Possibly the most flamboyant of all was Harris, who beat Johnny Knight twice, Hayward, then in 1967 went to Madison Square Garden and in a non-title fight defeated welterweight champion Curtis Cokes. He would later travel to Dallas, TX, for a title fight only to find Cokes not there and in a local paper showing him “out fishing!” Harris disgusted, then moved up to middleweight. He would end his career suffering his only defeat to Emile Griffith in a non-title fight.
The career of Harris ended when it was discovered in what was to be his next fight being blind in one eye. This writer attempted to get his license back, knowing he fought his whole career like that, memorizing the eye charts.
His gym war at 23rd PAL in Philly with Briscoe was so brutal that the gym’s head Duke Dugent had to jump in the ring and stop it after just a minute, telling both, “never again!” Through Dugent, we tried unsuccessfully to get the license of Harris back, referring to other great boxers with one eye like Harry Greb and Marvin Hart.
At the end of their careers their records were Benton, 61-13-1 (36), Giardello, 98-26-8 (31), Briscoe, 66-24-5 (53), Monroe, 40-10-1 (26), Watts, 39-7-1 (22), Hines, 25-3-1 (17), Hayward, 32-12-4 (18), Hart, 30-9-1 (28), Parker, 29-9-1 (21), Turner, 19-2-1 (11), Manning, 17-7-1 (11), Harris, 24-1 (9), Shuler, 22-1 (16), Sykes, 13-11-1 (9), McCloud, 11-5 (8), Tassone, 17-7-2 (6), Robinson, 21-9-1 (15), Abney, 24-13-1 (20), Smith, 46-12-5 (33), Beecham, 41-31-3 (12), Scott, 35-32 (20) and Fletcher, 18-6-1 (12).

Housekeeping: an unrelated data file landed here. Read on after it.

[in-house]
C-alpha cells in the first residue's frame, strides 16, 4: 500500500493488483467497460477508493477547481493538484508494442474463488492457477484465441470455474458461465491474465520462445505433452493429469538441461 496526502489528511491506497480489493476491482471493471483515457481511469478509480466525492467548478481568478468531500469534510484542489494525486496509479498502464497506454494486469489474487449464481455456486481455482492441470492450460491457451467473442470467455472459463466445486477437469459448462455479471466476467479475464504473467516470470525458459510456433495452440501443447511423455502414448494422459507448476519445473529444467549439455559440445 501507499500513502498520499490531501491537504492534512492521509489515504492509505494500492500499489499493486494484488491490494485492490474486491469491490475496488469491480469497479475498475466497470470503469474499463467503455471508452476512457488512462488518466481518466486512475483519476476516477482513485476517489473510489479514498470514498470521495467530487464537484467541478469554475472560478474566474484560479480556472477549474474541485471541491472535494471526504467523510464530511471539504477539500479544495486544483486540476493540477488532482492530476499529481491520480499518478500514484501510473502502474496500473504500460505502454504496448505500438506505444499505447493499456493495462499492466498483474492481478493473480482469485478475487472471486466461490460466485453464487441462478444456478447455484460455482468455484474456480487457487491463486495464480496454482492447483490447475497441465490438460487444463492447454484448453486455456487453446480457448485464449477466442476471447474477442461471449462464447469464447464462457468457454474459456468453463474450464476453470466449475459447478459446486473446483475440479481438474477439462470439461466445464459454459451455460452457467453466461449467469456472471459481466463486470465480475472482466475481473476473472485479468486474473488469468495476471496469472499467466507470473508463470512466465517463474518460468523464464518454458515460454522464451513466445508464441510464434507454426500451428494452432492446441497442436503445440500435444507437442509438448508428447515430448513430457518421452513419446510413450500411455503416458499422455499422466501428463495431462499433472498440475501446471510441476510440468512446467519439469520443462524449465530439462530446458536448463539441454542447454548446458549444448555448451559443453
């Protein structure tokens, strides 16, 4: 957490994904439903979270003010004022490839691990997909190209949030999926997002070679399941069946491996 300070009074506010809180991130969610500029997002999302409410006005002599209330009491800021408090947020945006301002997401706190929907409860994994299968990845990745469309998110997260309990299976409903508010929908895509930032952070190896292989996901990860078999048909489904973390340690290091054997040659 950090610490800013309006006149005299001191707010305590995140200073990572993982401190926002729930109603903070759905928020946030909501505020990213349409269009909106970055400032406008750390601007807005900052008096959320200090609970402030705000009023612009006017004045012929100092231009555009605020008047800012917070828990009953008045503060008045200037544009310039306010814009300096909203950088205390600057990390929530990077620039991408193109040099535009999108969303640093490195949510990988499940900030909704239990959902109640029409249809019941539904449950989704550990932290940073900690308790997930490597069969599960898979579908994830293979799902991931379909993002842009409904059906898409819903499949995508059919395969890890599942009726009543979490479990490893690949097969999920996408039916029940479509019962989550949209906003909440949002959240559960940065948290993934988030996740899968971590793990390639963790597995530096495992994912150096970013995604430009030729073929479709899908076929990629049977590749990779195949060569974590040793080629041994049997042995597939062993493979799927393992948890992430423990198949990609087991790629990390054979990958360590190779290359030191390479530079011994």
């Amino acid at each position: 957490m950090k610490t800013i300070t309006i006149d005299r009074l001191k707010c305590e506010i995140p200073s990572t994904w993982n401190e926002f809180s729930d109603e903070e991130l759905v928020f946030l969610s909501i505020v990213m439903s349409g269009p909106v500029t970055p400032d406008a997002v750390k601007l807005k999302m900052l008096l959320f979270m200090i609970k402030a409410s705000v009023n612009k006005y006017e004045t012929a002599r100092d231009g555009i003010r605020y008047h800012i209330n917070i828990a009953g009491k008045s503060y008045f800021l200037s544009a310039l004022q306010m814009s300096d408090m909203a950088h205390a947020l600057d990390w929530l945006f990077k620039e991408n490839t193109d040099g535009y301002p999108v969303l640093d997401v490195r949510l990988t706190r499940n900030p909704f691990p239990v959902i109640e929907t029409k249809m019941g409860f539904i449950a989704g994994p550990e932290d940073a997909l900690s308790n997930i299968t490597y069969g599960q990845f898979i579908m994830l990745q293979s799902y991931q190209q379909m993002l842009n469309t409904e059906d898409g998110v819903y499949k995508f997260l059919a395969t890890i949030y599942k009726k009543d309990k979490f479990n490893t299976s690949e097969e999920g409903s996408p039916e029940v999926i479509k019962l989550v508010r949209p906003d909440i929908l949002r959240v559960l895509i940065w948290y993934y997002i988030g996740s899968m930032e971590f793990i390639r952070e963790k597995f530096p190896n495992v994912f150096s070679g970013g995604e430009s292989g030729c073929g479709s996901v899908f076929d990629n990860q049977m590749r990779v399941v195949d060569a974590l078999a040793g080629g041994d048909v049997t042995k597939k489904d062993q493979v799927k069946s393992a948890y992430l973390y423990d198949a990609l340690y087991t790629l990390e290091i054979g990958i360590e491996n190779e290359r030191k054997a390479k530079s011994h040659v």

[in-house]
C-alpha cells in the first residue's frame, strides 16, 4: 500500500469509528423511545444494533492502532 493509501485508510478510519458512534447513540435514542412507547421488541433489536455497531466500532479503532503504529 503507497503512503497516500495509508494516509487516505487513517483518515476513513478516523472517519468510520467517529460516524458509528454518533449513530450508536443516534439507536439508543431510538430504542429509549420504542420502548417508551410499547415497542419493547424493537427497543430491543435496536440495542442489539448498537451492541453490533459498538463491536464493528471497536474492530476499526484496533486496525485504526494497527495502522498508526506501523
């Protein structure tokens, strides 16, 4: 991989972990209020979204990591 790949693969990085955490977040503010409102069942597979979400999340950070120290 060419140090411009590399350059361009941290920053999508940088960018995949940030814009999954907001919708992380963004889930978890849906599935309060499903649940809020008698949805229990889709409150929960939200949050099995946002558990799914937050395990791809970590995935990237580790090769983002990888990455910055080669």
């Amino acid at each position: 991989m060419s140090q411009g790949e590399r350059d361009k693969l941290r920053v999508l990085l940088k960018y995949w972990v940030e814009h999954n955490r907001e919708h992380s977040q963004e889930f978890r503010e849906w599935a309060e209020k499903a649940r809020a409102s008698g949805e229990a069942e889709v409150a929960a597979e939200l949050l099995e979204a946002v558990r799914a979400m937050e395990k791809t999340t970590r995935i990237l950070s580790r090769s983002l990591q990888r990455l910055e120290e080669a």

Peltz had this to say about some of the Philly fighters:
Harris: A one-eyed genius who couldn’t beat the streets. Monroe: Always insecure about his own ability and never the main guy in the stable. Hayward: He would have been the star in the age of social media, plus he could really fight.
Hart: The best left hook I ever saw in person, and that includes Joe Frazier.
Watts: The best of the Watts-Hart-Monroe trio due to his boxing smarts, but his body may have been too fragile to hold up in the trenches.
Benton: He enjoyed fighting out of the pocket and being a defensive genius that he often forgot the purpose of the fight in winning.
Briscoe: He came to hurt you, body or head, and the thought the only battle he ever lost was when Rodrigo Valdes stopped in 1974 in Monte Carlo.
Turner: Only saw him once – a loss to Jose Stable – but another talent’s career was cut short due to a detached retina.
Fletcher: Relentless force and the most exciting fighter of the early 1980’s who made the most of his unlimited talent, but he couldn’t stay out of trouble on the street.
Giardello: Underrated champ who fought every tough Black fighter in his era. A throwback fighter.
Manning: Decent technician but fragile and thrown to the wolves by management.
Scott: Another burned-out Philly left-hooker whose schedule of opponents was chosen by the Marques de Sade.
Shuler: Beat James Kinchen but died way too young. Hearns loss could have been an anomaly, but we’ll never know.
Hines: Beautiful to watch with his repertoire of punches inside, and you cannot say that about too many southpaws.
Parker: Terrific action fighter who should have been managed better. Too many brutal fights in a row for his bruising style.